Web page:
Beckford was released from prison in 2007 and his immigration case was re-calendared on the non-detained docket. (Weintraub Decl., ¶ 15). He appeared pro se before the Immigration Judge on February 24, 2009 and again at a master calendar hearing on June 2, 2009. At the June 2009 hearing, Beckford had informed the Immigration Judge that The Legal Aid Society would soon represent him. (Wientraub Decl., ¶¶ 16, 17). On March 2, 2010, Beckford appeared at a master calendar meeting with counsel and was taken into ICE custody pursuant to a determination that he was subject to mandatory detention while his removal proceeding are pending. (Id., ¶¶ 18, 19; Resp. Exs. I, J). The Immigration Judge continued Beckford's case on March 18, 2010 and again on May 12, 2010, for purposes of attorney preparation on behalf of Beckford. (Weintraub Decl., ¶¶ 20, 21, 23).

A merits hearing on the removal proceedings was scheduled for November 18, 2010. Before the hearing date, on October 6, 2010, Beckford's counsel again requested a continuance. On October 18, 2010, the Immigration denied the request for a continuance. Thereafter, on October 20, 2010, petitioner's counsel filed a motion to withdraw as counsel. At the November 18, 2010 hearing, Beckford's counsel withdrew representation. Beckford also requested a bond hearing. The Immigration Judge re-scheduled the hearing for January 19, 2011. (Weintraub Decl., ¶¶ 24-28; Resp. Exs. I, M and O).

The Government contends that it has not caused any delay in Beckford's removal proceedings, and that any delay was caused by Beckford's multiple requests for a continuances. (Weintraub Decl., ¶ 30).

On February 9, 2011, the American Civil Liberties Union, the American Civil Liberties Union of New Jersey, and the Washington Square Legal Services, Inc., (hereinafter, "ACLU"), filed a brief of amici curiae. (Docket entry no. 12).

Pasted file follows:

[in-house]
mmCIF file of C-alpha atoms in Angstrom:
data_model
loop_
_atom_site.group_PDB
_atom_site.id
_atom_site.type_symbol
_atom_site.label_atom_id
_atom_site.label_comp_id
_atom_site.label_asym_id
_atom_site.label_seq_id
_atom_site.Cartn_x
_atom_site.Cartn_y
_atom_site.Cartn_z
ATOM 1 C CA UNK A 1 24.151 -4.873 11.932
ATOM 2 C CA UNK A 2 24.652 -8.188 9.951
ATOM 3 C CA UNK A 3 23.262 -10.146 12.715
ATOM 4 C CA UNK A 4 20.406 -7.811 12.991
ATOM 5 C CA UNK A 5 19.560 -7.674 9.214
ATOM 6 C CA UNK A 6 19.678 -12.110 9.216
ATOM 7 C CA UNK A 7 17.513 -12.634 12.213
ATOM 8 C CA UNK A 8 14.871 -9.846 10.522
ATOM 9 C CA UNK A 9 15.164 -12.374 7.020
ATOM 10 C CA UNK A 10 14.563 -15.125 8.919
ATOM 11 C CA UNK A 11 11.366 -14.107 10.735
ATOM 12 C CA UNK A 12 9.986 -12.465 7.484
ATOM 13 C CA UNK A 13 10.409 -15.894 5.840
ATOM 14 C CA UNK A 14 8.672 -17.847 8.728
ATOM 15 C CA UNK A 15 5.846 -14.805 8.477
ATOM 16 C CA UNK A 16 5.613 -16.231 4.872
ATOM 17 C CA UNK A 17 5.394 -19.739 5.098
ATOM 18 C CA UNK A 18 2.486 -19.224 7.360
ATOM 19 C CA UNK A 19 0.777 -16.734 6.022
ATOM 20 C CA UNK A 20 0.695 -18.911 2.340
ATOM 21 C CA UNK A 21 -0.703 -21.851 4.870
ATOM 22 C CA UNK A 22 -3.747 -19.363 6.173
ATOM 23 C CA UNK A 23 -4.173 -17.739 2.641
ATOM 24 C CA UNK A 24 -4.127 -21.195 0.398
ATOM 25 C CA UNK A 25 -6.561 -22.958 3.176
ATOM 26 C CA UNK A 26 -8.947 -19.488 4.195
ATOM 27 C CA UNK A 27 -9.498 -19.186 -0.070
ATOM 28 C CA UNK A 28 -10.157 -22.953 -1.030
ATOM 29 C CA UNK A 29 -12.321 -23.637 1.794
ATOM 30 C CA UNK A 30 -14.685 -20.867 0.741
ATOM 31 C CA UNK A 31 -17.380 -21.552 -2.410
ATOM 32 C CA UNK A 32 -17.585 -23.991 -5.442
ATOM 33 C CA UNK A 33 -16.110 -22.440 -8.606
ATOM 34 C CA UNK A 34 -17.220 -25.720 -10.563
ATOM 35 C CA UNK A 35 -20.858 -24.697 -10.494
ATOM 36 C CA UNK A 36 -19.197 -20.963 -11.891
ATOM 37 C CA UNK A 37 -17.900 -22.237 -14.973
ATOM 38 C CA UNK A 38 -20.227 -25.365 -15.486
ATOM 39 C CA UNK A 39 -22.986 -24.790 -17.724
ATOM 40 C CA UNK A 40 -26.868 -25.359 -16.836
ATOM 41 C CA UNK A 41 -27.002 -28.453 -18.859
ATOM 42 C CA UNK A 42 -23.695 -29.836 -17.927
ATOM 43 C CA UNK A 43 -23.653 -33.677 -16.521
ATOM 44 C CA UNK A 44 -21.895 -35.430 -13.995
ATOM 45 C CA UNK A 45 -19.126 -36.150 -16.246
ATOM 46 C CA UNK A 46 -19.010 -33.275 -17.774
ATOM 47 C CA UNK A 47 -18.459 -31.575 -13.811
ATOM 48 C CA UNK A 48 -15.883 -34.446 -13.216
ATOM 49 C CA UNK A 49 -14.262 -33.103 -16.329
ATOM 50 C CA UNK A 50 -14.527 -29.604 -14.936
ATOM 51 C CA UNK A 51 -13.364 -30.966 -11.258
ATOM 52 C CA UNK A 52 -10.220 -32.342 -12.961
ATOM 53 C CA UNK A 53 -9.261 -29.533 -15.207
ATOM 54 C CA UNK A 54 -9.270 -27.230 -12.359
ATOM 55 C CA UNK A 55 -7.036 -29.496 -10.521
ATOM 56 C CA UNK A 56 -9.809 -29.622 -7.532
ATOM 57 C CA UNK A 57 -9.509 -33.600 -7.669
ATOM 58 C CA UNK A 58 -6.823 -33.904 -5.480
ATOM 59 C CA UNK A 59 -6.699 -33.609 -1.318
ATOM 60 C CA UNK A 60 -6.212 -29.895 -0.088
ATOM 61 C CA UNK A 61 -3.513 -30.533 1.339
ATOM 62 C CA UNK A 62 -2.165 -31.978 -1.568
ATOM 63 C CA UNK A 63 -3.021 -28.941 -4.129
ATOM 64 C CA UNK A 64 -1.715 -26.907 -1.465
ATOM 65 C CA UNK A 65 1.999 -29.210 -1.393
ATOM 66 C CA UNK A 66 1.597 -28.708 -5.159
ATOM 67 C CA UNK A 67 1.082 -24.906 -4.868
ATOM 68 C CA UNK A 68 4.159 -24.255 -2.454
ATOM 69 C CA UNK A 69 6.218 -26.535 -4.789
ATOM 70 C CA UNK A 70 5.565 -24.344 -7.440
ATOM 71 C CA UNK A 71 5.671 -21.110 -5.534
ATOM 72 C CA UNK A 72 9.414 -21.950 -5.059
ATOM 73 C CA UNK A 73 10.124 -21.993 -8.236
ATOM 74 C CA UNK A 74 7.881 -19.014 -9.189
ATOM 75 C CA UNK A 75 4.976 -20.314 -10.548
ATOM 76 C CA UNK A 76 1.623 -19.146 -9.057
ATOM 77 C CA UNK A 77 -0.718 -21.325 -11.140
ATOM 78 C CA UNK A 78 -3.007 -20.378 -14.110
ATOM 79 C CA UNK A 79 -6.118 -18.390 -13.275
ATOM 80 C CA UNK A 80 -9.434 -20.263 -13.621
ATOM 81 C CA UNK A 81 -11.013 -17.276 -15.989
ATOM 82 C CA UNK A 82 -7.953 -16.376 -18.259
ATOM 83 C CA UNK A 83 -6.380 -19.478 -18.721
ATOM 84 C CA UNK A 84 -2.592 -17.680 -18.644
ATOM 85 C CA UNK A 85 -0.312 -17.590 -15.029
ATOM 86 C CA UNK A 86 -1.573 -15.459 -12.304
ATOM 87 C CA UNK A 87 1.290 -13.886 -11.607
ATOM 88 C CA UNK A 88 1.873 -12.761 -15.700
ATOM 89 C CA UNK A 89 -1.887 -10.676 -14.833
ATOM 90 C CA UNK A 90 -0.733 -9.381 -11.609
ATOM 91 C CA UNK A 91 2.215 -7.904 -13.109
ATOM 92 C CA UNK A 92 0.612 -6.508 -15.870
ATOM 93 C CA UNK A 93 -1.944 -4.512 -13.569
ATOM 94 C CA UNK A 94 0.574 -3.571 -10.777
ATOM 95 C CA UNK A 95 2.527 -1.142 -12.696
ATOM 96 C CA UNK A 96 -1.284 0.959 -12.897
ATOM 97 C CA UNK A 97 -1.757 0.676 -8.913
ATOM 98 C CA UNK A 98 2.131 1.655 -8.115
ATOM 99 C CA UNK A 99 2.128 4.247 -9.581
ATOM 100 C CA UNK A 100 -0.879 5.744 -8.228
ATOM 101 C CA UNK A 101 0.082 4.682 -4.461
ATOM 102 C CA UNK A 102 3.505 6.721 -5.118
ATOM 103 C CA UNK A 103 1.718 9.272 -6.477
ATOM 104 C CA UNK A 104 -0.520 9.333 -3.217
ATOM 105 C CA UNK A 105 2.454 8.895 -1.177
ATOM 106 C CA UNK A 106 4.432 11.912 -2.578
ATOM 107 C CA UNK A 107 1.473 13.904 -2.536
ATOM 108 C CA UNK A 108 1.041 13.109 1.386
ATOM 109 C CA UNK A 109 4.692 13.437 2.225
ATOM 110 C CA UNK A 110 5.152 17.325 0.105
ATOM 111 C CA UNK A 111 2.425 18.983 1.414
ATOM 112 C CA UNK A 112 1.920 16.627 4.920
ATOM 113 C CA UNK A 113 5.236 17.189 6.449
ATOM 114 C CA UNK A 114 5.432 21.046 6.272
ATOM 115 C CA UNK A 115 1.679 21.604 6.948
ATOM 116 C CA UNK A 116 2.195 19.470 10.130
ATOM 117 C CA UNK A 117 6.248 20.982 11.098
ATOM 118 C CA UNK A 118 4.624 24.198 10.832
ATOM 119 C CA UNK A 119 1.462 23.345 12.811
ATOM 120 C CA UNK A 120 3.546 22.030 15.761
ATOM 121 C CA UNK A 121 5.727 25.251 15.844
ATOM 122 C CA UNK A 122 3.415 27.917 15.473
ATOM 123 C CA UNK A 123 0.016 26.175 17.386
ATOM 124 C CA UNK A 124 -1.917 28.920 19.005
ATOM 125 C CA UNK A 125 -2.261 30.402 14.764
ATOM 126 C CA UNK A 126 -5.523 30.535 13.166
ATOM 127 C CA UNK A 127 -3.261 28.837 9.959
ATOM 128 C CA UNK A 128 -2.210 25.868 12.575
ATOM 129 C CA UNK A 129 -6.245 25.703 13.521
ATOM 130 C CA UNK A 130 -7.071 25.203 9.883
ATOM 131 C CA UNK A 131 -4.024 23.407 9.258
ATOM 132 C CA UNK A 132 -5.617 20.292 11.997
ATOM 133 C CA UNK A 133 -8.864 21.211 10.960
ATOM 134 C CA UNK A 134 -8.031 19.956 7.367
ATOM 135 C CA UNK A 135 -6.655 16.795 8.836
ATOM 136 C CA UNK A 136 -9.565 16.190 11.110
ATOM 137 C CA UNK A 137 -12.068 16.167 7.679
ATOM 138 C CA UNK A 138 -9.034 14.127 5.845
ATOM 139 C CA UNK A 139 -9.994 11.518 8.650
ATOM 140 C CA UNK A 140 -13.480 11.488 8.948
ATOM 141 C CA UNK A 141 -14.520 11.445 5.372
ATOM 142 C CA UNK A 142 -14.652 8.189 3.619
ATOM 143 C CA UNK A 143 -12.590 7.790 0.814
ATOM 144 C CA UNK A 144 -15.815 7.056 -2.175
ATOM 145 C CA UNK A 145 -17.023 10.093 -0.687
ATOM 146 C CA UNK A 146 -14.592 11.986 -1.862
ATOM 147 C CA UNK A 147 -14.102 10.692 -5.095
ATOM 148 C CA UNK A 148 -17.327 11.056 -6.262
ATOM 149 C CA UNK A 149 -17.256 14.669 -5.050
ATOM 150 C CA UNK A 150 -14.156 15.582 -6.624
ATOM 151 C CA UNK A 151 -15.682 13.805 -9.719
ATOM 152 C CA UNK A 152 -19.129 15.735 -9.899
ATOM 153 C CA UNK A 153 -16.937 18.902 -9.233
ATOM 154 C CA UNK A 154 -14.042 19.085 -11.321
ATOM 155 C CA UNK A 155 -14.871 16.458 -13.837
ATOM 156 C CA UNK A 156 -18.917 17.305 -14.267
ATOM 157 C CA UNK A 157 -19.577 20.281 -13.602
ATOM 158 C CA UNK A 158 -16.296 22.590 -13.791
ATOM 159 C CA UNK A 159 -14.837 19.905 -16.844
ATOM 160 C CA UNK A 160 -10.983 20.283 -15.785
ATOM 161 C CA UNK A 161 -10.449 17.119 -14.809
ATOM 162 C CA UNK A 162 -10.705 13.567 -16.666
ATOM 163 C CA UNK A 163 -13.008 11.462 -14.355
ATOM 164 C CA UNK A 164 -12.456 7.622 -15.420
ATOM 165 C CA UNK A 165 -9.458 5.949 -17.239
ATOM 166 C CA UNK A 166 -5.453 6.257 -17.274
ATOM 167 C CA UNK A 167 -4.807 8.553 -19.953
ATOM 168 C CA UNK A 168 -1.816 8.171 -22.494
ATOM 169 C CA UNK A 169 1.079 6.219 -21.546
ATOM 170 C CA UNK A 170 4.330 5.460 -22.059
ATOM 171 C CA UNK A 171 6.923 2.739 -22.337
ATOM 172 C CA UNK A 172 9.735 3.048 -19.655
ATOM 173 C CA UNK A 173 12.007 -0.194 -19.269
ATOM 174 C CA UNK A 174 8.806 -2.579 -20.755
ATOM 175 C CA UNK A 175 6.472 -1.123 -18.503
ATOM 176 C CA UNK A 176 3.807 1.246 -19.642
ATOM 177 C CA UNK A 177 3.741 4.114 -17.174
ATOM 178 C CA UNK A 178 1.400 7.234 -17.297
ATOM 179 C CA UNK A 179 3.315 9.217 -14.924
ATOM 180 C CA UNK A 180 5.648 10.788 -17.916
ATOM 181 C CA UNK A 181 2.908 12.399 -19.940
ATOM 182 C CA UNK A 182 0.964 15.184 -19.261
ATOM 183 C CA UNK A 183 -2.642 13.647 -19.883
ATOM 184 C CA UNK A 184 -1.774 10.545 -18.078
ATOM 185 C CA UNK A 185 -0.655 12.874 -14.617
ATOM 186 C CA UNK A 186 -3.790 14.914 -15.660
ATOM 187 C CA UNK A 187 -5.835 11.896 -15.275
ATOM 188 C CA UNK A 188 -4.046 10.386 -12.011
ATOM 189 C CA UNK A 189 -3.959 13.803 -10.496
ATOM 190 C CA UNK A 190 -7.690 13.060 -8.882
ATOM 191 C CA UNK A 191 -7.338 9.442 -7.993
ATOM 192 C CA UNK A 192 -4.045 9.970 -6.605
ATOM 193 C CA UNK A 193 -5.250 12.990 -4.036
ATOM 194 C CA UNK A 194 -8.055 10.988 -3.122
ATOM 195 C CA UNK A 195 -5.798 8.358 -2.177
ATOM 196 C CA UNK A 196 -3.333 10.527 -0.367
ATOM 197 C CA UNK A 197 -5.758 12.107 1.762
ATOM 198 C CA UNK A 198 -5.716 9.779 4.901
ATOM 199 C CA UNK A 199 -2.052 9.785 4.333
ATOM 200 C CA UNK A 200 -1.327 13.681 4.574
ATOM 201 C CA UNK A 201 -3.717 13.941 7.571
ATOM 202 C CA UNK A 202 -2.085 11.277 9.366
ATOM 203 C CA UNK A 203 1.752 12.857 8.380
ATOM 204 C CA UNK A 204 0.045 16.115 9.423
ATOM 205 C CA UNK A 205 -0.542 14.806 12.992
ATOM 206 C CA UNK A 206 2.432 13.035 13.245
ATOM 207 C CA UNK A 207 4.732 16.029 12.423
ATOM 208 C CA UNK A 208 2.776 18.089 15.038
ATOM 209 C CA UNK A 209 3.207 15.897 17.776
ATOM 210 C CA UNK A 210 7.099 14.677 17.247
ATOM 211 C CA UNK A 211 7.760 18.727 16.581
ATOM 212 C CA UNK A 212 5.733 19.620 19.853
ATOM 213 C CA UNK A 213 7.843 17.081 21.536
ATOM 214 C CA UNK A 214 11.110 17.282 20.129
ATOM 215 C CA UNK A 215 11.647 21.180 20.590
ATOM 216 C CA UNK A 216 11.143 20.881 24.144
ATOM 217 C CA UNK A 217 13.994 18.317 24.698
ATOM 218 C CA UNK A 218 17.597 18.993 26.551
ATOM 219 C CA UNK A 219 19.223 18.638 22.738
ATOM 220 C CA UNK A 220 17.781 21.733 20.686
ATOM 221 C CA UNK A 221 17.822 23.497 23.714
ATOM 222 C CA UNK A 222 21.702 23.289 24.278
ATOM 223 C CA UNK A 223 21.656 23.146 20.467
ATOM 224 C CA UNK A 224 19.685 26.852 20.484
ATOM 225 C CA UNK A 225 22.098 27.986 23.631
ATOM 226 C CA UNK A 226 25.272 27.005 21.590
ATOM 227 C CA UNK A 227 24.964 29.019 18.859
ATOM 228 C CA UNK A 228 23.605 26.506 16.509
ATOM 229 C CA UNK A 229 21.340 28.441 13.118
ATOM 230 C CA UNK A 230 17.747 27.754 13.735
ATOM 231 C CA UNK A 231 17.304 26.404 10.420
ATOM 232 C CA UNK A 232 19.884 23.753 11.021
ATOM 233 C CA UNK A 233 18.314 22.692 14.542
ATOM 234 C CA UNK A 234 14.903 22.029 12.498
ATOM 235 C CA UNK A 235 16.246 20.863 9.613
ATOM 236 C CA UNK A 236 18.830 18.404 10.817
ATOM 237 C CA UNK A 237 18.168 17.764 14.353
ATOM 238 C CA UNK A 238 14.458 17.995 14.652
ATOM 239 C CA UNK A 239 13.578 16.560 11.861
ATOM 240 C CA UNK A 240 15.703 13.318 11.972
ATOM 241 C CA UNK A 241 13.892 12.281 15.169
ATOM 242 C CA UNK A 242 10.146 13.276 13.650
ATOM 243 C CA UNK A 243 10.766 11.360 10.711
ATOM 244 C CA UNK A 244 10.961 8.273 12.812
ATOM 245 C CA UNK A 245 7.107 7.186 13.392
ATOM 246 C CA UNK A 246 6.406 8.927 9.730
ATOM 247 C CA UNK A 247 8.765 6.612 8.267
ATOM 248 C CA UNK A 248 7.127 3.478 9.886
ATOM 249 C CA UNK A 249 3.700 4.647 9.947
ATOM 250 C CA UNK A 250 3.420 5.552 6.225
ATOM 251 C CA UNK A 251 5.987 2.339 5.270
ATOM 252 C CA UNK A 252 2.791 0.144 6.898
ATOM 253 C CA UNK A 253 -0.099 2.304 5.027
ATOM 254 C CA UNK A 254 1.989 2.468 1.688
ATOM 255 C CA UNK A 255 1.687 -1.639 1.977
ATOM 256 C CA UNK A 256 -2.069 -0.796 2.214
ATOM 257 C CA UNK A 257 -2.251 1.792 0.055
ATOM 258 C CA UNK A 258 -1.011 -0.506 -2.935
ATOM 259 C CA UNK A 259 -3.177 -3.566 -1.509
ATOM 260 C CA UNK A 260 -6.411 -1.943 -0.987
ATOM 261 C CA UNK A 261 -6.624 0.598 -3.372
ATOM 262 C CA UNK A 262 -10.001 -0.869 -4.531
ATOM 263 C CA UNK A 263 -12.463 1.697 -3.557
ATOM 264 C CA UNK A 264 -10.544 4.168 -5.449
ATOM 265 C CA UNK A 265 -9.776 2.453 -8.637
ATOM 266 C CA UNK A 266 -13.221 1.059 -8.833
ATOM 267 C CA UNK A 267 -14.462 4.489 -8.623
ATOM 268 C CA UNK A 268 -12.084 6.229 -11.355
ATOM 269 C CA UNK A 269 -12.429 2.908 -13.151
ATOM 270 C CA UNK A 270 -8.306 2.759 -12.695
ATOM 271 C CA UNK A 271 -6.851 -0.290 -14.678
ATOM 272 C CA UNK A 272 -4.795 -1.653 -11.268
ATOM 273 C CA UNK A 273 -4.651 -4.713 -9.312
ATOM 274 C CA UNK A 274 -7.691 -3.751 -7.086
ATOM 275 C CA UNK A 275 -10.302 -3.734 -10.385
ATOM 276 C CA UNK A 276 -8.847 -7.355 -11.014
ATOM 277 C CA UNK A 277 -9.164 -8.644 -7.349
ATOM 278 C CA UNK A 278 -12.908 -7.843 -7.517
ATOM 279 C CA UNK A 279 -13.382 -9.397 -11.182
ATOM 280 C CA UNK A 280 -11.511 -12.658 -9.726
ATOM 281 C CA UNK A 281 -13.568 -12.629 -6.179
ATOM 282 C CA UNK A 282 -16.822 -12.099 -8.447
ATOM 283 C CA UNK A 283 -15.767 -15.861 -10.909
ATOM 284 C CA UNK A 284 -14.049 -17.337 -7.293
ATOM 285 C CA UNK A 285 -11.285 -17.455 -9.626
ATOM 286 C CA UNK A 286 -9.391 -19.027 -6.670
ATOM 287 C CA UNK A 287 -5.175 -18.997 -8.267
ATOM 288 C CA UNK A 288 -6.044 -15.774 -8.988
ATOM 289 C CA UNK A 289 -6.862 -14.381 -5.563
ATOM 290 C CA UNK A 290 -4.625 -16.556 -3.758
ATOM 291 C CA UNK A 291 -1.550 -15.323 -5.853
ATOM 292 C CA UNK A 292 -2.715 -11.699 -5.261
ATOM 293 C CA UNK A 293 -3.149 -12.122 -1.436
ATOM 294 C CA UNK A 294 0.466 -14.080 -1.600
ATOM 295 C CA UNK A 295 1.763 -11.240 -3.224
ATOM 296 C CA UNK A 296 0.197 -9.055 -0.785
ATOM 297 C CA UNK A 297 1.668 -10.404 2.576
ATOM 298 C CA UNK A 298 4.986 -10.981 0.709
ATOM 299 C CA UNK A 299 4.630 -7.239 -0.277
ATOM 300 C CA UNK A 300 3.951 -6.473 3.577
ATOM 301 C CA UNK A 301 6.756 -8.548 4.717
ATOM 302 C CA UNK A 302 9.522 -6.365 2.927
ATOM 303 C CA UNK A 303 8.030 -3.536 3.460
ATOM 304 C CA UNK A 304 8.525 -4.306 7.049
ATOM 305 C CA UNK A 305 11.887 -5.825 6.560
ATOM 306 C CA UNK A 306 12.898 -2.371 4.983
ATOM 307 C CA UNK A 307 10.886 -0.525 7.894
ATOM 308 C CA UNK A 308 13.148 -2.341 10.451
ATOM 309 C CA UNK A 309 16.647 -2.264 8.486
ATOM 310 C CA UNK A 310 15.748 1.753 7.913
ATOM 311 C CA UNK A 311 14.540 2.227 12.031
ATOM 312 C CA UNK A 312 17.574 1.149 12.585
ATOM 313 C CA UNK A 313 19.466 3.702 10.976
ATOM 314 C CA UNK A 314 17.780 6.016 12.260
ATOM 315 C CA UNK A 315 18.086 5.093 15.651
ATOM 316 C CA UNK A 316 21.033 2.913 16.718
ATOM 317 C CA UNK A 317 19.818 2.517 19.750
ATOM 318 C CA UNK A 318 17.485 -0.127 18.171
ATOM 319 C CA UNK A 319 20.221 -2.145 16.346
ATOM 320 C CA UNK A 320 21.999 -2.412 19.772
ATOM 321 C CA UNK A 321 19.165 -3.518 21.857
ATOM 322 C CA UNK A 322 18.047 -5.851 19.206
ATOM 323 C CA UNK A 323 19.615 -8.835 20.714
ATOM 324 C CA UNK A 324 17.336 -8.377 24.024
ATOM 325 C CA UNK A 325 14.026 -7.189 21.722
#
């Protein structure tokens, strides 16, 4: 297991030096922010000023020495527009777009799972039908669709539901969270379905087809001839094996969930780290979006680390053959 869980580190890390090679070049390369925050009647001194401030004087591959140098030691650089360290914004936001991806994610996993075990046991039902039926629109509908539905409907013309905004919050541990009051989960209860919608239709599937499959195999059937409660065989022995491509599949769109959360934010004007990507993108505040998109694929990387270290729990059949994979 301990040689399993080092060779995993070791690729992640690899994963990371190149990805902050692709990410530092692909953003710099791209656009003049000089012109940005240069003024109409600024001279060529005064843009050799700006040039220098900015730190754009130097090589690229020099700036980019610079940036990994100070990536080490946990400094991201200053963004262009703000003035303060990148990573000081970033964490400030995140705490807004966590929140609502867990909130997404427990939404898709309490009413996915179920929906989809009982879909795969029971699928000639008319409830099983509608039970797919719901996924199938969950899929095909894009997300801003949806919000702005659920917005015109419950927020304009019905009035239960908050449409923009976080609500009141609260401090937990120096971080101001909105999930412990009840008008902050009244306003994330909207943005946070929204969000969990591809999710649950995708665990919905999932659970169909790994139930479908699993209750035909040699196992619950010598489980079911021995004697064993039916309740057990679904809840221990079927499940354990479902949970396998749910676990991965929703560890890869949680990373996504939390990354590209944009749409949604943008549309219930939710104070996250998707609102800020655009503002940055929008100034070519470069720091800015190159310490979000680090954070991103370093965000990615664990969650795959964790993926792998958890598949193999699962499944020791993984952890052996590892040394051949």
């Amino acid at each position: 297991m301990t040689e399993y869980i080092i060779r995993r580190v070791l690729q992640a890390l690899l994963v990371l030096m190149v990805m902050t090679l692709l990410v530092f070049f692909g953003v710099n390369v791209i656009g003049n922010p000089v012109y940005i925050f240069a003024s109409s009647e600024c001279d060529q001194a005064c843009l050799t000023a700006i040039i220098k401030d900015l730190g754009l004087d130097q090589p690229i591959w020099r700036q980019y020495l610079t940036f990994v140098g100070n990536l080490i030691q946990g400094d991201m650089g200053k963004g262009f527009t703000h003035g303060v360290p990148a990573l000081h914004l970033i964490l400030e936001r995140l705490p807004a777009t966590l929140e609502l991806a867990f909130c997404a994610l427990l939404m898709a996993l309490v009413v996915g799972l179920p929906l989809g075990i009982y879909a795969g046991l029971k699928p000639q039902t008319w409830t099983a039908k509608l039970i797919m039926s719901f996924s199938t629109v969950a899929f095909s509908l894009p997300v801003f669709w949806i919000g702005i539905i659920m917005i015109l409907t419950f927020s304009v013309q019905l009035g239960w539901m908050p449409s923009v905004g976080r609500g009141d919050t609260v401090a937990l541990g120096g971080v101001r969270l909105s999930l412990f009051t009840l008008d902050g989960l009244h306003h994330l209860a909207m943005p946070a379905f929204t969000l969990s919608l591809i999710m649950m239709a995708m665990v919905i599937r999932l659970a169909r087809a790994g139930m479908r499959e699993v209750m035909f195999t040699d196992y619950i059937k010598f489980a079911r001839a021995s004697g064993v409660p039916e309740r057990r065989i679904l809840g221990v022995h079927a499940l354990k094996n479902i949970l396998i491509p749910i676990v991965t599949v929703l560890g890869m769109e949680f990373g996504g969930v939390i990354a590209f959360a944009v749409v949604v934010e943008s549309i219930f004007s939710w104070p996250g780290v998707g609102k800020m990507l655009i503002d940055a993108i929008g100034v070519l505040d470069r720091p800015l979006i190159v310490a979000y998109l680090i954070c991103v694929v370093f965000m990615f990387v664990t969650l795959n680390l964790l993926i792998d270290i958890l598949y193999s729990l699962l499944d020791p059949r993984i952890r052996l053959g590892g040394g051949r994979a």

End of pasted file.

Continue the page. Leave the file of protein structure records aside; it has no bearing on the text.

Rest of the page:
II. CLAIMS PRESENTED

Beckford asserts the following claims in support of his habeas petition. First, he argues that his mandatory detention violates federal law, namely, 8 U.S.C. § 1226(c), because he was not detained "when ... released" from criminal custody. Second, Beckford contends that he is not subject to mandatory detention because he has a substantial challenge to removal. See Gonzalez v. O'Connell, 355 F.3d 1010, 1019-20 (7th Cir. 2004)(noting that Demore left open the question as to the constitutionality of mandatory detention as applied to an alien who is raising a good faith challenge to removal); Tijani v. Willis, 430 F.3d 1241, 1247 (9th Cir. 2005)(Tashima, J. concurring)(in light of serious constitutional concern, mandatory detention statute should be construed as applying only to those aliens who cannot raise a substantial challenge against removability). Finally, Beckford alleges that his prolonged detention, without a hearing to determine if such detention is justified, violates both his right to due process under the United States Constitution and the Immigration and Nationality Act ("INA").

The Government contends that Beckford's mandatory detention under 8 U.S.C. § 1226(c) is constitutional, pursuant to the Supreme Court's ruling in Demore v. Kim, 538 U.S. 510 (2003). Further, the Government argues that Beckford's various drug convictions subject him to mandatory detention under § 1226(c). The Government does concede that Beckford was not taken into DHS custody until years after he was released from criminal incarceration for an offense enumerated by 8 U.S.C. § 1226(c). However, the Government urges the Court to defer to the Board of Immigration Appeals' ("BIA") interpretation of 8 U.S.C. § 1226(c) in Matter of Rojas, 23 I & N Dec. 117 (BIA 2001).

The ACLU thoroughly briefed the issues raised by Beckford in his petition for habeas relief. Namely, the ACLU argue that Beckford's mandatory detention violates federal law because he was not detained "when ... released" from criminal custody.

III. DISCUSSION A. Standard of Review

Beckford seeks a writ of habeas corpus pursuant to 28 U.S.C. § 2241(c)(3). That section states that the writ will not be extended to a prisoner unless "he is in custody in violation of the Constitution or laws or treaties of the United States." 28 U.S.C. § 2241(c)(3). Under 28 U.S.C. § 2243, "[a] court ... entertaining an application for a writ of habeas corpus shall forthwith award the writ or issue an order directing the respondent to show cause why the writ should not be granted, unless it appears from the application that the applicant or person detained is not entitled thereto."

A pro se pleading is held to less stringent standards than more formal pleadings drafted by lawyers. See Estelle v. Gamble, 429 U.S. 97, 106 (1976); Haines v. Kerner, 404 U.S. 519, 520 (1972). A pro se habeas petition and any supporting submissions must be construed liberally and with a measure of tolerance. See Royce v. Hahn, 151 F.3d 116, 118 (3d Cir. 1998); Lewis v. Attorney General, 878 F.2d 714, 721-22 (3d ...